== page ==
A late day conference panel at the Global Gaming Expo in Las Vegas didn’t draw the crowd it deserved due to conflicts with other panels, but some experts from the gaming industry had some strong views on who should be in the online gaming market and who shouldn’t.
Melissa Blau, Director and Consultant at iGaming Capital moderated the panel and led out with the question on how one defines the term “bad actor” for purposes of regulatory approvals.
Yaniv Sherman, V.P. and Head of Business Development and Sales for 888 led out saying that the term has various connotations but is really just the opposite of someone who is licensed.
Jan Jones, V.P. of Communications and Government Relations for Caesars Entertainment agreed and added that for regulatory and legislative purposes the term means simply “not licensable”.
David Deitch, Attorney with Ifrah Law in Washington, said the term refers to specific definitions of those companies that would not get licenses. Deitch pointed out that suitability for licensing was always determined by the regulatory agencies, but that in Nevada, the legislature took that job away from regulators this year.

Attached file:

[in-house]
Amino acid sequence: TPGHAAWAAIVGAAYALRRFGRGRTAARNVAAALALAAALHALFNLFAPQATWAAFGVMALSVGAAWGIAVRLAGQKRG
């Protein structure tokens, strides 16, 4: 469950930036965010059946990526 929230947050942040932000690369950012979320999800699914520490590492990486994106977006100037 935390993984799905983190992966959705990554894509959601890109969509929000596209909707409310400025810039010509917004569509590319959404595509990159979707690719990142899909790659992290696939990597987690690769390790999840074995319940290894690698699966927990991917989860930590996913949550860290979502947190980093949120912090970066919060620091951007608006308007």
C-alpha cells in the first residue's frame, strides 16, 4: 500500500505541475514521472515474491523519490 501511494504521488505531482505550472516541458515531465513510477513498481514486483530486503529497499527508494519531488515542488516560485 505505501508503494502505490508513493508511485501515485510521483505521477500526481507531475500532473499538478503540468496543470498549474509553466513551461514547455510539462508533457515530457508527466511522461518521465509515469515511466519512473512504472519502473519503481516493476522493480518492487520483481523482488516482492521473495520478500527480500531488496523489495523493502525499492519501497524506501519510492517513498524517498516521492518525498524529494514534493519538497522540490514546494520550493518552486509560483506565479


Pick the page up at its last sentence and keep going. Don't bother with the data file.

Michael Rumbolz, Director of Seminole Hard Rock International, somewhat agreed with Deitch, saying in the past legislation is usually broad leaving suitability questions up to the regulators, enumerating things in the law that potentially “could” disqualify any applicant, but with the decision made by regulators. Now, newly signed legislation in Nevada, for example, discards that premise with the legislature making the decision prior to any applications.
Marc Comella, Vice President of Regulatory Compliance with Bally Technologies, stated that as a supplier, he things a “bad actor” label should be left up to the regulatory bodies as it always has been, asserting in fact, that it’s wrong for legislators to have stepped in to that job.
Jones disagreeing, jumped back and claimed that legislators always decided what should happen with licensing procedures but Rumboltz disagreed with Jones there.
Deitch then added that the “2006″ mandate used in Nevada is a problem. It’s not tied to any convictions or other criteria other than a date of operation. Using a 2006 date, said Deitch, doesn’t make any allowances for good guys or bad guys. Tying suitability to a date when the Unlawful Internet Gambling Enforcement Act (UIGEA) was signed is a problem. UIGEA itself didn’t make anything illegal. You can get wrong results using a bright line like this.
Rumbolz said he’s not sure that regulatory agencies always mind a bright line, in some respects it could make their jobs easier.
Jones voiced disagreement that UIGEA was unclear, as she has done many times in the last year, although that stance is different than one she had prior to 2012. There were arrests, said Jones, companies broke the law, people were indicted. Those are the bad actors that UIGEA was meant for.
Deitch responded to Jones that anything that was illegal after 2006 was also illegal before then. Even those companies that withdrew after UIGEA knew that too.